BOSTON (CBS) – Pension benefits for the state’s retirees and their survivors cost Massachusetts taxpayers $1.5 billion a year. The I-Team has discovered some of the people receiving those benefits have been dead for more than a year.
A Unicare ID card for healthcare benefits was sent to Dennis Sheehan’s mother Mildred in June of 2011. They’re the medical benefits provided to state retirees and their survivors. The problem? The card makes Mildred Sheehan eligible for health coverage thirteen months after she died. Mildred passed away on May 9, 2010.
The I-Team has discovered taxpayers were paying for Mildred’s healthcare for more than a year after she died. Even though Dennis sent a letter and his mother’s death certificate to the retirement board nine days after she passed away, the membership cards for her healthcare kept coming in the mail. Dennis Sheehan says, “The insurance is great but at some point in time you don’t need the health insurance, once you pass away, it seems like someone wasn’t getting the message.”
The State Board of Retirement pays the pension checks for retirees and the Group Insurance Commission takes care of the medical, vision and prescription plans. The I-Team randomly searched data listing the people receiving pension checks and other benefits from the state. We compared them to death records and discovered Mildred Sheehan wasn’t the only person receiving benefits after she died. Our investigation found pension checks and benefits being paid out to others who have died and once again a few who have been dead for more than a year.
Nick Favorito heads up the state retirement board. He says if families don’t notify the state that a loved one died they rely on backup systems. An outside agency searches for deaths but only every quarter and every two years the state requires notarized verification from payees.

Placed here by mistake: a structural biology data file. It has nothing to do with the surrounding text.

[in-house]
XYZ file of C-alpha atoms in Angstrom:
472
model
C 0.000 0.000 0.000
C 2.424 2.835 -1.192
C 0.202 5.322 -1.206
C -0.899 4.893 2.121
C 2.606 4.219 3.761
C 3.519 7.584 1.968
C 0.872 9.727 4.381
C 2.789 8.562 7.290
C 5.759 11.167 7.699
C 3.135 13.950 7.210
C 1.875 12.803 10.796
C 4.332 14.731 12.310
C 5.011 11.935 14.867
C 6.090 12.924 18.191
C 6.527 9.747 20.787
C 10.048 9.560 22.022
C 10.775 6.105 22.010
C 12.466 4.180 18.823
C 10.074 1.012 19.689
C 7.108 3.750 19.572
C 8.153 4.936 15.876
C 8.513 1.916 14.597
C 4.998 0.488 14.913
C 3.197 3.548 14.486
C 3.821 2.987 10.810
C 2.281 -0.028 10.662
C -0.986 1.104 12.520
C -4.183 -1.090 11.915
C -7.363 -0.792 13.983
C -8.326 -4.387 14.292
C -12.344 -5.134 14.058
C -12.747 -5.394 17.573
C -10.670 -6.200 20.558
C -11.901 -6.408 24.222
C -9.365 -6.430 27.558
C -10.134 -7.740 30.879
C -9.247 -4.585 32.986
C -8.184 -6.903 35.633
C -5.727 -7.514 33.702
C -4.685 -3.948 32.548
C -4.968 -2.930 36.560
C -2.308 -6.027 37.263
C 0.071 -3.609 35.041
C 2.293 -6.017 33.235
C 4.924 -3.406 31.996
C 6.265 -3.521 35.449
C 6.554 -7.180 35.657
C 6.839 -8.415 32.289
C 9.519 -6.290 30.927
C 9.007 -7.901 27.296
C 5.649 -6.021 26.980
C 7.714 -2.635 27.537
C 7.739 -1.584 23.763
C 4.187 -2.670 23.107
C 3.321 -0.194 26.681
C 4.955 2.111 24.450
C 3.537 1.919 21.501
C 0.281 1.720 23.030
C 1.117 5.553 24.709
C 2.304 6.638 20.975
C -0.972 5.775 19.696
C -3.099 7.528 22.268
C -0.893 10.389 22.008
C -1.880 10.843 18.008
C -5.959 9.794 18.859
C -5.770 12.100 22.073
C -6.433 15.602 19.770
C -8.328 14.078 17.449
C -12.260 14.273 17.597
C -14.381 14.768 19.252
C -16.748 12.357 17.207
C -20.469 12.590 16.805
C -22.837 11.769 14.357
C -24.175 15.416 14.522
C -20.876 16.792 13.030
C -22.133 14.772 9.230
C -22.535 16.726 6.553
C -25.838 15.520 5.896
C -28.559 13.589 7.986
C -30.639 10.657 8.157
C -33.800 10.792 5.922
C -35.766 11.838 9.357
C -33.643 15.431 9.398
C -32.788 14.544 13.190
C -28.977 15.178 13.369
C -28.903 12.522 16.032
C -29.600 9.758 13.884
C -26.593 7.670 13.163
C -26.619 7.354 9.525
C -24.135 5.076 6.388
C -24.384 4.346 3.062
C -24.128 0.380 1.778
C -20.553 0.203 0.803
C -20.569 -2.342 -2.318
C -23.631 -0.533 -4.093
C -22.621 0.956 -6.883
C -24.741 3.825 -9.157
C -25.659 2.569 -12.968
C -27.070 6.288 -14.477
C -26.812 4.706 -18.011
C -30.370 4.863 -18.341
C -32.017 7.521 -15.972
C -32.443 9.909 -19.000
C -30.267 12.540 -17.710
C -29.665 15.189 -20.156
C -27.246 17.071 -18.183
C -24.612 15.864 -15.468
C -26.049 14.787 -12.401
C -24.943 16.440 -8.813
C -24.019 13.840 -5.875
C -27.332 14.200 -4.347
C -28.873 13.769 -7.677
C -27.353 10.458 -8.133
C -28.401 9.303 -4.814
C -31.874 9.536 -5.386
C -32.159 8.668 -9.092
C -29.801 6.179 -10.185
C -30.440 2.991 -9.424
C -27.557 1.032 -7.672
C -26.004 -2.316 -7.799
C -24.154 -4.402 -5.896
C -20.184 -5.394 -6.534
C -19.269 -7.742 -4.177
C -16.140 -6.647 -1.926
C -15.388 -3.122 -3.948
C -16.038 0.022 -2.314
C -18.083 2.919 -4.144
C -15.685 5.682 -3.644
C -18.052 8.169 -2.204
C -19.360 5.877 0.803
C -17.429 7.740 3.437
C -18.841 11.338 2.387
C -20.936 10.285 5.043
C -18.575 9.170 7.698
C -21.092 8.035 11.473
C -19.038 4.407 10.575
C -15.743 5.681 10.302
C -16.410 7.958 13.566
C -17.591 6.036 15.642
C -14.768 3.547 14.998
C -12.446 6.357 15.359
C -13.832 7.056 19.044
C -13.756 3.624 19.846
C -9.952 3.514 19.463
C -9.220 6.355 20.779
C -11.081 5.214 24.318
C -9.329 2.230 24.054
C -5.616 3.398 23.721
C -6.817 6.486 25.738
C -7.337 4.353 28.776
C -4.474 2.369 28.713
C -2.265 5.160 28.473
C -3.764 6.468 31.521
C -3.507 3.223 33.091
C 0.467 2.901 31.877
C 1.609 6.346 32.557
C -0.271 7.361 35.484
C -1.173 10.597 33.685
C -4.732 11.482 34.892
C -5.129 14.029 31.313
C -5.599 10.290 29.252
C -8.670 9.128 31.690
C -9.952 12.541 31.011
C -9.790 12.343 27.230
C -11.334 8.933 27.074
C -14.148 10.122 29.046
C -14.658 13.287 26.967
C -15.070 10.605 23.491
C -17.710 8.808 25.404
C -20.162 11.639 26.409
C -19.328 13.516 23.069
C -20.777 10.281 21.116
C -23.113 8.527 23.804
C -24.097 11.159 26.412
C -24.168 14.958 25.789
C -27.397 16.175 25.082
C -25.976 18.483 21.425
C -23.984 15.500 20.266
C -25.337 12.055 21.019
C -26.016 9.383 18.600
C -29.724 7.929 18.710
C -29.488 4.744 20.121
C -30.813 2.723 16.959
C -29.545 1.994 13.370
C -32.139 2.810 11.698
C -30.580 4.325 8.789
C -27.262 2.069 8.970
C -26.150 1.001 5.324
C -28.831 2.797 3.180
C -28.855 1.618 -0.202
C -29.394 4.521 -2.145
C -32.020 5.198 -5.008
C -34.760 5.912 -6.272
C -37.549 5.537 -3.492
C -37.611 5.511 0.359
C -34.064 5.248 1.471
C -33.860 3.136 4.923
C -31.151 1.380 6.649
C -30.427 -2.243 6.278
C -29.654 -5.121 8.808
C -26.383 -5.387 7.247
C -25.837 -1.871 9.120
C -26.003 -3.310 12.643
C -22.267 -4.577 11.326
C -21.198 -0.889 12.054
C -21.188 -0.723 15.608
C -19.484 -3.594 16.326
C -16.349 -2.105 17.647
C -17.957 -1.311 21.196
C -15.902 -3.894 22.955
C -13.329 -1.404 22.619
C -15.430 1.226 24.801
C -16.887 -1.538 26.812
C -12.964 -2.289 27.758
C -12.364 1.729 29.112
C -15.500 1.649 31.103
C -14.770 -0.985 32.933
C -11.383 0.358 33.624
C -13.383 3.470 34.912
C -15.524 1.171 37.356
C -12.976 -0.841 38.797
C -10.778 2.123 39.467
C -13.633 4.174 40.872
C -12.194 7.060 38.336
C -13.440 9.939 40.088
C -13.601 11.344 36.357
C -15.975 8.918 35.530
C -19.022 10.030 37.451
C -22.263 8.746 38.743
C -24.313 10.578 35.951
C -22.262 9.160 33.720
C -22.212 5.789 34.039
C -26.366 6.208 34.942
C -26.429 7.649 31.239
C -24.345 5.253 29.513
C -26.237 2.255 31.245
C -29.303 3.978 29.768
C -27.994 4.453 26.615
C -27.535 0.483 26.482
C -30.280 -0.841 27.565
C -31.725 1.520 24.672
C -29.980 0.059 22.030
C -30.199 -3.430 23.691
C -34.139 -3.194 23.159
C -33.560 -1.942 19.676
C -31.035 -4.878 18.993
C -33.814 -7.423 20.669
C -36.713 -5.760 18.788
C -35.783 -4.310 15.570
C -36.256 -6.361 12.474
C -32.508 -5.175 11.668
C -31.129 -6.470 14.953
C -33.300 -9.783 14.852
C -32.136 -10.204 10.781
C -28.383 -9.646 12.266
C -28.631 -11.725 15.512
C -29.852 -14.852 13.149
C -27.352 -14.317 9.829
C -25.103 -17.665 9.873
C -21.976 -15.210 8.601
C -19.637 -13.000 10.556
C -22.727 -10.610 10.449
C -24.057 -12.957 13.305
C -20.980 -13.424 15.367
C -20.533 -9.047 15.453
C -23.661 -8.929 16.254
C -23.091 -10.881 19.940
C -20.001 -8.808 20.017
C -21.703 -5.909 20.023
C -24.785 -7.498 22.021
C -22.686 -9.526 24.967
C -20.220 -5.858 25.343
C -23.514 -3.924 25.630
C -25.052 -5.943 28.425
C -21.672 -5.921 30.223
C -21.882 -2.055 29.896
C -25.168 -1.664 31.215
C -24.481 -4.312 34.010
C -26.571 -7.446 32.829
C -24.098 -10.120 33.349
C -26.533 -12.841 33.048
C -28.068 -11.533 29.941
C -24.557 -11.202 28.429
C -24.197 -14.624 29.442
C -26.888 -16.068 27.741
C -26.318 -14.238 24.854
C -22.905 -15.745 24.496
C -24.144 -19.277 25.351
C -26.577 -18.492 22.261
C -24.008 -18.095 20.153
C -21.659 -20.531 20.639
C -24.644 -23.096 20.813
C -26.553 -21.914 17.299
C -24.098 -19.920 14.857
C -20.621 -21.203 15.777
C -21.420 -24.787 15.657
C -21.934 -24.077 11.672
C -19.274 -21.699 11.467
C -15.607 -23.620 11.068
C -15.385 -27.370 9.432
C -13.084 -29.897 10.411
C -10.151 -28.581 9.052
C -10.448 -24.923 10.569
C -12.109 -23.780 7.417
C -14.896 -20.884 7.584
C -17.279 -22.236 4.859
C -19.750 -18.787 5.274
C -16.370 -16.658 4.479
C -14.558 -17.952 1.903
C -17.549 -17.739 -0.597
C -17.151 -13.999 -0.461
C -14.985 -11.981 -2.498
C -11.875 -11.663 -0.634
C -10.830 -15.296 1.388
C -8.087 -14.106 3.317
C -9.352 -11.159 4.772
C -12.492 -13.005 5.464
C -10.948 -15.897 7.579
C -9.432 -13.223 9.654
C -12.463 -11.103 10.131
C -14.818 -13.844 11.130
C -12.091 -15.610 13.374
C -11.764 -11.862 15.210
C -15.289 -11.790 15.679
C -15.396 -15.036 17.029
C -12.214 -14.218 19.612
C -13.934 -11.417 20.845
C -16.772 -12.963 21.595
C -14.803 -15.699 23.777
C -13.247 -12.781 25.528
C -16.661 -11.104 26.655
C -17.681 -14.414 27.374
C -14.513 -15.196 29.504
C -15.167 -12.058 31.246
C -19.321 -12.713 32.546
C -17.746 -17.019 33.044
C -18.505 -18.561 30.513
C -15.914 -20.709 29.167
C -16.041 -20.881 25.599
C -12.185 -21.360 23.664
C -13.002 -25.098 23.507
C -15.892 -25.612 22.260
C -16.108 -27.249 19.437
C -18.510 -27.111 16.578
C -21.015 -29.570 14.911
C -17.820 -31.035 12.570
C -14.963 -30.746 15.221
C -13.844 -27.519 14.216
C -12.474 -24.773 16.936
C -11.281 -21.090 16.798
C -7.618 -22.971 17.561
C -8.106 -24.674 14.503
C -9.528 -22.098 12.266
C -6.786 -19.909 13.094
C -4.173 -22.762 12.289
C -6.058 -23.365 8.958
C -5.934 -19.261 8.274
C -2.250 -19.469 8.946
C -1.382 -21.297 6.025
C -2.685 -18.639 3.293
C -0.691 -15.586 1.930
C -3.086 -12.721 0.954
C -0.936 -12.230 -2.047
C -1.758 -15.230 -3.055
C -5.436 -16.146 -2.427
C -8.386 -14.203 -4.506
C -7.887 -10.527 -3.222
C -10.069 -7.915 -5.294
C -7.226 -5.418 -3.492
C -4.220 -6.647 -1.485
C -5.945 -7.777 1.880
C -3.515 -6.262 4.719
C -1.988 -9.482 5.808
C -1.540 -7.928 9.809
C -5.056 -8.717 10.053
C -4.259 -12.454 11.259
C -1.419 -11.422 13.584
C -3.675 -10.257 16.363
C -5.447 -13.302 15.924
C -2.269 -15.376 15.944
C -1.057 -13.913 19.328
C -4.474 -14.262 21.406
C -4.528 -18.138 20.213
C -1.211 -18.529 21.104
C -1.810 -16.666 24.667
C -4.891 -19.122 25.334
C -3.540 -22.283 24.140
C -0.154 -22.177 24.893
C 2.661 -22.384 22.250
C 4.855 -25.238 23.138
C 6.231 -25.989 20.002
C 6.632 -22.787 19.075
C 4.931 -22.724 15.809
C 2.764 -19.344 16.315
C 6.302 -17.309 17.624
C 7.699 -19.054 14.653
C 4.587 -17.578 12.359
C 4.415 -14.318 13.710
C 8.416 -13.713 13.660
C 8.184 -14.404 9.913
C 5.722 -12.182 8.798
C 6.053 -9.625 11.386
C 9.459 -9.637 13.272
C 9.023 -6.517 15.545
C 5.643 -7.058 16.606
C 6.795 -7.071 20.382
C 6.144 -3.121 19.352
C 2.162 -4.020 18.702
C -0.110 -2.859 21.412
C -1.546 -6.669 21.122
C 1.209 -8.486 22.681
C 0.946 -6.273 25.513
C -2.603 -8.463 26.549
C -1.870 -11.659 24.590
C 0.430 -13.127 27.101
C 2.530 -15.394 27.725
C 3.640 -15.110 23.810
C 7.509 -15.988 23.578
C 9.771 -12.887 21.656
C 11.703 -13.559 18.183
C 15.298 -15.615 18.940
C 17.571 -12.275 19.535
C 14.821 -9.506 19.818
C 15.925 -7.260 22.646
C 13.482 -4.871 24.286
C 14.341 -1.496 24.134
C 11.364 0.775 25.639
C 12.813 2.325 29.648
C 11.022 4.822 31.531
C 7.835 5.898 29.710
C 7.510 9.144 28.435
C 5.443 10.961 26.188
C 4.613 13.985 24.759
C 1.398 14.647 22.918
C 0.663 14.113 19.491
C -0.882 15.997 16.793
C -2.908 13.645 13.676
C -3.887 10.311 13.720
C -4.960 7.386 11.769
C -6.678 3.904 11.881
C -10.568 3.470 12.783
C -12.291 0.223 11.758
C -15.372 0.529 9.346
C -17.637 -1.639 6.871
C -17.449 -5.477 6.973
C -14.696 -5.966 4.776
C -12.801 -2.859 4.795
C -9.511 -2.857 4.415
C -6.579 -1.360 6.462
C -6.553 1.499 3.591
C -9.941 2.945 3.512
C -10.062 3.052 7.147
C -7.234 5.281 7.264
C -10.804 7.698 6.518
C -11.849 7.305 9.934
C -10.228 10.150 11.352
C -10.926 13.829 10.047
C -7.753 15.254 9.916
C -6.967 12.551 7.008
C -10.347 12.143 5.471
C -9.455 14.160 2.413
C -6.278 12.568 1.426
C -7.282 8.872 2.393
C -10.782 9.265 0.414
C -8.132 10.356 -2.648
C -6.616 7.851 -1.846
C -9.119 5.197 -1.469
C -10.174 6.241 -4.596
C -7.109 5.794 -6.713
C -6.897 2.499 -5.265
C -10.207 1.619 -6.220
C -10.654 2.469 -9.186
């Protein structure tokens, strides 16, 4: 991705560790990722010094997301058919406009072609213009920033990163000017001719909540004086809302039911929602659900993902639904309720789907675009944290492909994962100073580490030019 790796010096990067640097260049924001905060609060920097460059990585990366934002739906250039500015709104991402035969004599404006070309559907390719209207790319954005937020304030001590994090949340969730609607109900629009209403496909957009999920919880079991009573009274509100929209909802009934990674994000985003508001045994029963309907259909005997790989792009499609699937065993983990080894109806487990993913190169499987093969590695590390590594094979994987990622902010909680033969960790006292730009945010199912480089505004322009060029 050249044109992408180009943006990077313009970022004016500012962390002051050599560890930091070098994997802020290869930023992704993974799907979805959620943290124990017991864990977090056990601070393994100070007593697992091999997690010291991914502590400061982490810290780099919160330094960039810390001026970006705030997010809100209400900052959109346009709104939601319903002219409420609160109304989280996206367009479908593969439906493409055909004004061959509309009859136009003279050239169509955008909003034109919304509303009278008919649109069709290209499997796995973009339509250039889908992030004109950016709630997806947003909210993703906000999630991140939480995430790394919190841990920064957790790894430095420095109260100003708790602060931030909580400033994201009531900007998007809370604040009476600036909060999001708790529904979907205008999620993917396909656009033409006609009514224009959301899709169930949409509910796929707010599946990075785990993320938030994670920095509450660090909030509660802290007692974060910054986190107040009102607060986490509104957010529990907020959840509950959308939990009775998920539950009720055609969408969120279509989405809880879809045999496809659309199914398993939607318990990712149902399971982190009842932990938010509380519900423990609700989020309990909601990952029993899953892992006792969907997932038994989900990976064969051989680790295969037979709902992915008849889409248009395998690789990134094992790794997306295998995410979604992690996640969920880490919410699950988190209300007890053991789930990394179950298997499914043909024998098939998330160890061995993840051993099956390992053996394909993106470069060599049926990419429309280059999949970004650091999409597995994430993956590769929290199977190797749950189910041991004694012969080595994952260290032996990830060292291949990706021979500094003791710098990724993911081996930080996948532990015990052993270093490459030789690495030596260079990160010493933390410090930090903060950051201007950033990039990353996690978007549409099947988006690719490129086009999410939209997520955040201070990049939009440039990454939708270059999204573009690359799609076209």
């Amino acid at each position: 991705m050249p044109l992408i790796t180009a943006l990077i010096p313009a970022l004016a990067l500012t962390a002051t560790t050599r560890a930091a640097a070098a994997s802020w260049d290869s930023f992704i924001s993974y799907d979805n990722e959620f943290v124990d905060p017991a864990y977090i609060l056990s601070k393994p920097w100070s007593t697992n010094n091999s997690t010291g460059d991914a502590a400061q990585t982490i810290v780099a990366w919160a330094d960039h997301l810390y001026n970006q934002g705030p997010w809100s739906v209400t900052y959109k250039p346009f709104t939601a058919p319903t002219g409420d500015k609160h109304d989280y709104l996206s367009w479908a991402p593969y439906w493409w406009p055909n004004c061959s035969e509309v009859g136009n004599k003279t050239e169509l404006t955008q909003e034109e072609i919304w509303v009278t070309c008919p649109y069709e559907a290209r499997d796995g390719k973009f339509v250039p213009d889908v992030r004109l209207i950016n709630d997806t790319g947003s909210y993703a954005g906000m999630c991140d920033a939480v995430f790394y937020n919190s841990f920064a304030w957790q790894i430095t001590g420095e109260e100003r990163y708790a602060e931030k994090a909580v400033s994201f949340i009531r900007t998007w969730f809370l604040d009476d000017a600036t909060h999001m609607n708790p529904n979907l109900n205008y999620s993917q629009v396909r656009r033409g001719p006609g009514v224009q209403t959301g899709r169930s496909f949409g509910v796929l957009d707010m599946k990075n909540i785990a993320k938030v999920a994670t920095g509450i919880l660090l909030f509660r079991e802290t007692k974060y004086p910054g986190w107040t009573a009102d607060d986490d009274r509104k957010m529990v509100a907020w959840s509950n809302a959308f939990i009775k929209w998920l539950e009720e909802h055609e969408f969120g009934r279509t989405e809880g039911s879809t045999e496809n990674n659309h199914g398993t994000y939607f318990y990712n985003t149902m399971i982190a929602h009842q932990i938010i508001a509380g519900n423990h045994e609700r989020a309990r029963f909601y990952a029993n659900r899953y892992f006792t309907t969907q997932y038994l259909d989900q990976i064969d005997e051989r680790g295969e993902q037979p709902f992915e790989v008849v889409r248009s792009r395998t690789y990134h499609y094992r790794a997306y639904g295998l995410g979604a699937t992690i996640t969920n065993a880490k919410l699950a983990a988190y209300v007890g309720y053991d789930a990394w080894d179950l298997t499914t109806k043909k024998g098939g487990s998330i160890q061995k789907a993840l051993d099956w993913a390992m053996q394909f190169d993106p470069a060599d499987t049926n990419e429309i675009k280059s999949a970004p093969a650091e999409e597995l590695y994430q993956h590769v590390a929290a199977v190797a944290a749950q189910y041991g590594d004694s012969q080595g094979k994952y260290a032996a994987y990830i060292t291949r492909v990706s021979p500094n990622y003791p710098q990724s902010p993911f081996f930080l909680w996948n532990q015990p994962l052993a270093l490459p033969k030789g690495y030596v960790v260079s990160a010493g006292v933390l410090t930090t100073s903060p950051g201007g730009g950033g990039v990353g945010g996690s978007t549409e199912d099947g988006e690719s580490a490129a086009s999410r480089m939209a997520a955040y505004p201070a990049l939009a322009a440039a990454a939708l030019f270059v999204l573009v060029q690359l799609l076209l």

Favorito admits the system isn’t perfect. “Typically we have to rely on the notice being provided by the families and I think retirement and health insurance benefits aren’t foremost in people’s minds. If there was an understanding of how we pay benefits and the circumstances under which we receive notice of someone’s death, I think we’re pretty prompt about getting benefits cut off with being sensitive to the fact we’re dealing with the death of a family member,” Favorito says.
In Mildred Sheehan’s case, her pension checks ceased after her family contacted the retirement board, but it wasn’t until fourteen months after she died that she no longer had medical benefits paid by the state.
Dennis says, “We can’t be spending money on healthcare for people who are not living. They don’t have enough money to pay the bills and they’re paying bills they shouldn’t be. You think ‘what is wrong with this picture?’ Someone would be minding the store and they’re not.”
The state is working to recover money from the bank accounts and estates of the dead recipients the I-Team identified. A spokesperson for the Group Insurance Commission tells us several of the dead recipients are still active in the health benefits system but they’ll also work to try to recover money from the insurance companies. On average the state pays $27,000 in pension benefits per retiree. There are about 55,000 retirees and survivors receiving benefits right now.